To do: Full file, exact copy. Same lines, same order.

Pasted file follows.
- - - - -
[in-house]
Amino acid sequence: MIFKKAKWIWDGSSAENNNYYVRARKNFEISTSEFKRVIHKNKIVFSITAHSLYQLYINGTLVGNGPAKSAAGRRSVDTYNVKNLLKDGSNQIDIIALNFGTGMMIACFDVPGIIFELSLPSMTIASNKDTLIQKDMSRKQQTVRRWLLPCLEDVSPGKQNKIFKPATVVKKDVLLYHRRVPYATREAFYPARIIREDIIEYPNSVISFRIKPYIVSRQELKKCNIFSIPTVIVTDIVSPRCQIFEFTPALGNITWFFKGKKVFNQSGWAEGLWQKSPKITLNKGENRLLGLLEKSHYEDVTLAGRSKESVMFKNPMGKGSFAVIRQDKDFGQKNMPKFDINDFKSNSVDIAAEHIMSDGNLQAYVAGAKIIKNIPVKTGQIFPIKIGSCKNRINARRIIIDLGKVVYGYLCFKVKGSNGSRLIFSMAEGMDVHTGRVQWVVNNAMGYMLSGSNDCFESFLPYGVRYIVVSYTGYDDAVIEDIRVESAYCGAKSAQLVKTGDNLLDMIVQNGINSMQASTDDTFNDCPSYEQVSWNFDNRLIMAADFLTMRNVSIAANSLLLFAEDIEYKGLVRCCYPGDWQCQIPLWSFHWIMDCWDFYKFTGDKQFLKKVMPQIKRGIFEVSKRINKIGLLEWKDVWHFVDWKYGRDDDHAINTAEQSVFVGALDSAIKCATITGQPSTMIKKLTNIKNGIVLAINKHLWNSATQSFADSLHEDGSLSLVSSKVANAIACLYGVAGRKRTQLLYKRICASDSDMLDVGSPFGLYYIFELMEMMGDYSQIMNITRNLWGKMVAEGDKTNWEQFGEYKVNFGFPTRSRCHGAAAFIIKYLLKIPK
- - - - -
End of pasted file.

[in-house]
Amino acid sequence: MIFKKAKWIWDGSSAENNNYYVRARKNFEISTSEFKRVIHKNKIVFSITAHSLYQLYINGTLVGNGPAKSAAGRRSVDTYNVKNLLKDGSNQIDIIALNFGTGMMIACFDVPGIIFELSLPSMTIASNKDTLIQKDMSRKQQTVRRWLLPCLEDVSPGKQNKIFKPATVVKKDVLLYHRRVPYATREAFYPARIIREDIIEYPNSVISFRIKPYIVSRQELKKCNIFSIPTVIVTDIVSPRCQIFEFTPALGNITWFFKGKKVFNQSGWAEGLWQKSPKITLNKGENRLLGLLEKSHYEDVTLAGRSKESVMFKNPMGKGSFAVIRQDKDFGQKNMPKFDINDFKSNSVDIAAEHIMSDGNLQAYVAGAKIIKNIPVKTGQIFPIKIGSCKNRINARRIIIDLGKVVYGYLCFKVKGSNGSRLIFSMAEGMDVHTGRVQWVVNNAMGYMLSGSNDCFESFLPYGVRYIVVSYTGYDDAVIEDIRVESAYCGAKSAQLVKTGDNLLDMIVQNGINSMQASTDDTFNDCPSYEQVSWNFDNRLIMAADFLTMRNVSIAANSLLLFAEDIEYKGLVRCCYPGDWQCQIPLWSFHWIMDCWDFYKFTGDKQFLKKVMPQIKRGIFEVSKRINKIGLLEWKDVWHFVDWKYGRDDDHAINTAEQSVFVGALDSAIKCATITGQPSTMIKKLTNIKNGIVLAINKHLWNSATQSFADSLHEDGSLSLVSSKVANAIACLYGVAGRKRTQLLYKRICASDSDMLDVGSPFGLYYIFELMEMMGDYSQIMNITRNLWGKMVAEGDKTNWEQFGEYKVNFGFPTRSRCHGAAAFIIKYLLKIPK